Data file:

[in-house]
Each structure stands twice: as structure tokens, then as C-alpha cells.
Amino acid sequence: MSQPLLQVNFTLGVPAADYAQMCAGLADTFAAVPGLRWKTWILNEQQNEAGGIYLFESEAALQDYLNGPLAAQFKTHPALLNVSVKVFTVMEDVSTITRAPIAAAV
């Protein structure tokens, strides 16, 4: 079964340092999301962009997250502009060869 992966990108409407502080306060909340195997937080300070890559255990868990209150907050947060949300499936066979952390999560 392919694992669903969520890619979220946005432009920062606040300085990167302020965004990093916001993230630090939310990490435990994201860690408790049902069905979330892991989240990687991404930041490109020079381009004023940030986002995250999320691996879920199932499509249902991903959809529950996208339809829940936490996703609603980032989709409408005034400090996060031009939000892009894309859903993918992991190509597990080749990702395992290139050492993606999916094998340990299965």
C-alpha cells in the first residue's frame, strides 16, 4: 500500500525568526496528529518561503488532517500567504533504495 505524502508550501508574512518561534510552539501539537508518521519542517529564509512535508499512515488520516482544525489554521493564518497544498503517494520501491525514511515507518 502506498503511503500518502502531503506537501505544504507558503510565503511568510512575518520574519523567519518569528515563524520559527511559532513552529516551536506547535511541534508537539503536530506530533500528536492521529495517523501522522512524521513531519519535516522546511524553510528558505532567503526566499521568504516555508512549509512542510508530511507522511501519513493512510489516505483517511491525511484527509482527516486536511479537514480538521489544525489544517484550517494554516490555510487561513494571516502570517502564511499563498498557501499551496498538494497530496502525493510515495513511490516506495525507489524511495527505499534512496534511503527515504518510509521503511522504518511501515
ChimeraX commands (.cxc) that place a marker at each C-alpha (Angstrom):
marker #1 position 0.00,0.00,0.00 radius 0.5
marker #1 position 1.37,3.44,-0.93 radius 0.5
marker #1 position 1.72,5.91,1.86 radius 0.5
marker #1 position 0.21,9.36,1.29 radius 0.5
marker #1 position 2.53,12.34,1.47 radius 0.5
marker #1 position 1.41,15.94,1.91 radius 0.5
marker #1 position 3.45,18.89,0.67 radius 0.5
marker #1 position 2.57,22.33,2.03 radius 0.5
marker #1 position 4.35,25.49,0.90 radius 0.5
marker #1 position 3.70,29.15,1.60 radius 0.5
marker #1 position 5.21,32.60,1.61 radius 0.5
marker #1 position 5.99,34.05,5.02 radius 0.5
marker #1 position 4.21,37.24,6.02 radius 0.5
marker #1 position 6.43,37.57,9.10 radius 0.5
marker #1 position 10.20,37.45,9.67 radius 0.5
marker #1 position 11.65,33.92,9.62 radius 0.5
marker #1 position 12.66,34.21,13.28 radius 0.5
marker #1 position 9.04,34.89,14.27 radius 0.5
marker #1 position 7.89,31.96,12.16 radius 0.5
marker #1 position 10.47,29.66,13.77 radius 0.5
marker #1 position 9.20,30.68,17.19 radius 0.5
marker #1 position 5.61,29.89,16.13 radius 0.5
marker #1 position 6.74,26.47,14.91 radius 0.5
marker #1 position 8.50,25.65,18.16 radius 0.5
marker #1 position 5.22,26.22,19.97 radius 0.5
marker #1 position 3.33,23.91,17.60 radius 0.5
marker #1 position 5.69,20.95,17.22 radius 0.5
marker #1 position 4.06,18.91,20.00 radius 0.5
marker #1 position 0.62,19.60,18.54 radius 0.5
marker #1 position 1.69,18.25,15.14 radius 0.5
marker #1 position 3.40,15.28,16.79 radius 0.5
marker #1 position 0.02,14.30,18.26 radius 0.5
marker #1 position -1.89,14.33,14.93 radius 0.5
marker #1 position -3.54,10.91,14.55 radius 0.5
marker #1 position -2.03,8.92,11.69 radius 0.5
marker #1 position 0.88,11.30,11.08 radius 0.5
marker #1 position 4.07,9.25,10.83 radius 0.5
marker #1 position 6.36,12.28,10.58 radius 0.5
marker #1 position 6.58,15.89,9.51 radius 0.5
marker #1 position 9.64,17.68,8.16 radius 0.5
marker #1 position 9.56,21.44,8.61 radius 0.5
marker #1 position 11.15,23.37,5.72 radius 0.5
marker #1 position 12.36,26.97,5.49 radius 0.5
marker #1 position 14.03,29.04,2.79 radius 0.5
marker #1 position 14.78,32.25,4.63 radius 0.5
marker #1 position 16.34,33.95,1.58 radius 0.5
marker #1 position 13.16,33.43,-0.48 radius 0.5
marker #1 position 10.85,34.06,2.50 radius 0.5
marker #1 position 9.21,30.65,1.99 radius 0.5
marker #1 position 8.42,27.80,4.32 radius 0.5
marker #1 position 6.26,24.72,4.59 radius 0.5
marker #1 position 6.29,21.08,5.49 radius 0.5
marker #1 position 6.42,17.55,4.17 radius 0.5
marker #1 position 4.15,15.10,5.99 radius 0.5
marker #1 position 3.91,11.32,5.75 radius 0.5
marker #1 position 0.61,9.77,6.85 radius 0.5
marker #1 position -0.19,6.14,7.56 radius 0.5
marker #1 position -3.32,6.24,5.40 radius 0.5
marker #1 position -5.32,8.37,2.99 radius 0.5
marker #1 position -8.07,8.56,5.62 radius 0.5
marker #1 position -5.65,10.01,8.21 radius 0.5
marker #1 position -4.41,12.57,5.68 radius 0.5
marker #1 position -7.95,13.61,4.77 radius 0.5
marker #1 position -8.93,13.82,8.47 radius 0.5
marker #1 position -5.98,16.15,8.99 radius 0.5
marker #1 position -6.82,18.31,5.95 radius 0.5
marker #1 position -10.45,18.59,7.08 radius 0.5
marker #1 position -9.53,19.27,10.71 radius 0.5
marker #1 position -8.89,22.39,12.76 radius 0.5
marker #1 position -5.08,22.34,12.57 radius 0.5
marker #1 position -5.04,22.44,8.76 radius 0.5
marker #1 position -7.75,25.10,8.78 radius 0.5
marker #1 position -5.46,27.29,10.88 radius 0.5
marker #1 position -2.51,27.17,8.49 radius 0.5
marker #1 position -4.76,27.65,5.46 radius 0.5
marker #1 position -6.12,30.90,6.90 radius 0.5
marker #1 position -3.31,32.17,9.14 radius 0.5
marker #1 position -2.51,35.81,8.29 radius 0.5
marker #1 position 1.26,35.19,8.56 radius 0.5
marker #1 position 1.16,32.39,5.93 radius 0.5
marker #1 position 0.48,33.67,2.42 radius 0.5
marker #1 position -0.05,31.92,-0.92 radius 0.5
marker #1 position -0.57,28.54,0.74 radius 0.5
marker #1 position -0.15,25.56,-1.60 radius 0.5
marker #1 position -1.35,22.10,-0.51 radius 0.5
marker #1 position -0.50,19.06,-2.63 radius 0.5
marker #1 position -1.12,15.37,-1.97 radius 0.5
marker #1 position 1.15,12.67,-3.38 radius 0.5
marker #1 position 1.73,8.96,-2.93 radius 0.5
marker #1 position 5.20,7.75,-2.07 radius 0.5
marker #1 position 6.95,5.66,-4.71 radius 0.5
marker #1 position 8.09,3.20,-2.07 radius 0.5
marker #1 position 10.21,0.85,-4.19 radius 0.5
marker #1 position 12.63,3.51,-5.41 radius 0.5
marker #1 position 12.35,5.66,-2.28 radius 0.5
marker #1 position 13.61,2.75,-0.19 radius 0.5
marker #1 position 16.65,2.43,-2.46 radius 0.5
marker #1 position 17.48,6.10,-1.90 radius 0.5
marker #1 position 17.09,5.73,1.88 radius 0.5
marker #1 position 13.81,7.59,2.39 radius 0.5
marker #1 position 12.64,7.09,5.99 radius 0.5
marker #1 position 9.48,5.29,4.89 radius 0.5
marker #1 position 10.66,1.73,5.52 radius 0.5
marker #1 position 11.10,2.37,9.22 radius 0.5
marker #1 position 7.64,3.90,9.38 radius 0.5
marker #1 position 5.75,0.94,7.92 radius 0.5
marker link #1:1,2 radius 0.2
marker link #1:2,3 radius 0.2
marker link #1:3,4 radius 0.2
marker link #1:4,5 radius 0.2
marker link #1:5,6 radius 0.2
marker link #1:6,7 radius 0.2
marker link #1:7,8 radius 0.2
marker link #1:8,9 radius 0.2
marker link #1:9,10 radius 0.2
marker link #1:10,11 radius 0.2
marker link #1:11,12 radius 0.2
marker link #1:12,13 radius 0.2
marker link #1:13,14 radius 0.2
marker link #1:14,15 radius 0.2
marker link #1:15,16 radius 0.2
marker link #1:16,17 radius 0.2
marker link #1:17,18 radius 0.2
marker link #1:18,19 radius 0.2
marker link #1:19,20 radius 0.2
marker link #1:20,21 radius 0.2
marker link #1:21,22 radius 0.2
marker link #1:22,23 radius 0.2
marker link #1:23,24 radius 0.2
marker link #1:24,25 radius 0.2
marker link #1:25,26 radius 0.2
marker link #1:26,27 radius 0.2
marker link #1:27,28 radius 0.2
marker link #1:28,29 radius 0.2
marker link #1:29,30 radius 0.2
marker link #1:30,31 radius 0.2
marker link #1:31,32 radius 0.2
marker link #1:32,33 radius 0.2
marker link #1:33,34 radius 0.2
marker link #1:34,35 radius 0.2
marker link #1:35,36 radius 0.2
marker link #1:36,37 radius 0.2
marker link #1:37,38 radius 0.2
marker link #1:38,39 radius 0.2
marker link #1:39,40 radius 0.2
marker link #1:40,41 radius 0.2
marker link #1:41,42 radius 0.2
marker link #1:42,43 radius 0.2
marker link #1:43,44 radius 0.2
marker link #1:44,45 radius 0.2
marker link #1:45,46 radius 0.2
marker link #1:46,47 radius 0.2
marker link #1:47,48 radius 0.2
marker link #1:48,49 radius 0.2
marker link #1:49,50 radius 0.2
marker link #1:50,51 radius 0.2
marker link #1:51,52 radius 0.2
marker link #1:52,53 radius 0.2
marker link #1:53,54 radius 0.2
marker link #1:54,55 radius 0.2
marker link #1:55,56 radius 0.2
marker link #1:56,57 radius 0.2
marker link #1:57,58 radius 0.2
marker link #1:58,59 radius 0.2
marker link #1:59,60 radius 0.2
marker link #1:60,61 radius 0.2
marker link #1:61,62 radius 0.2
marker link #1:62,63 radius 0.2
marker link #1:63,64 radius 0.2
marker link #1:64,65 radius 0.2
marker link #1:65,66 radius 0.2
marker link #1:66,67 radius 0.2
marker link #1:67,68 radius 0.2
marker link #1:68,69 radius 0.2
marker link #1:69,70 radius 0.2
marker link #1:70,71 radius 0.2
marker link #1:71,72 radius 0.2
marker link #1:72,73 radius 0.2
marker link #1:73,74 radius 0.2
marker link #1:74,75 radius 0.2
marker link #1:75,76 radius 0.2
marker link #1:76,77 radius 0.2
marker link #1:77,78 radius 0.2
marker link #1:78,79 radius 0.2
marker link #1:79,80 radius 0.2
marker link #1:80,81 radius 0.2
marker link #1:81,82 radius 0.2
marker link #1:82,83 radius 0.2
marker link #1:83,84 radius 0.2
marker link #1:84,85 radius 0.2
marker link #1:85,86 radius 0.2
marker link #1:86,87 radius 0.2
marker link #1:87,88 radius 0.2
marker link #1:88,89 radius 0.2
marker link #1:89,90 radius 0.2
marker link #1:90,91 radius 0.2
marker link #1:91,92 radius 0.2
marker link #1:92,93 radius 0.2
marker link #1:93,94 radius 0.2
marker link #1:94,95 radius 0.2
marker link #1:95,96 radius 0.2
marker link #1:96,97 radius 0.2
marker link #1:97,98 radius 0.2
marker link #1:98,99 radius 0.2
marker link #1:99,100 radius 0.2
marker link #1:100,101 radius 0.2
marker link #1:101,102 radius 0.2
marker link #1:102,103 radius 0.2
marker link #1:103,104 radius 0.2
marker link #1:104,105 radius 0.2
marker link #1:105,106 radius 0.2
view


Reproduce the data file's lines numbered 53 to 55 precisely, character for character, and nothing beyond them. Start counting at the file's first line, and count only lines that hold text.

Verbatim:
marker #1 position 13.16,33.43,-0.48 radius 0.5
marker #1 position 10.85,34.06,2.50 radius 0.5
marker #1 position 9.21,30.65,1.99 radius 0.5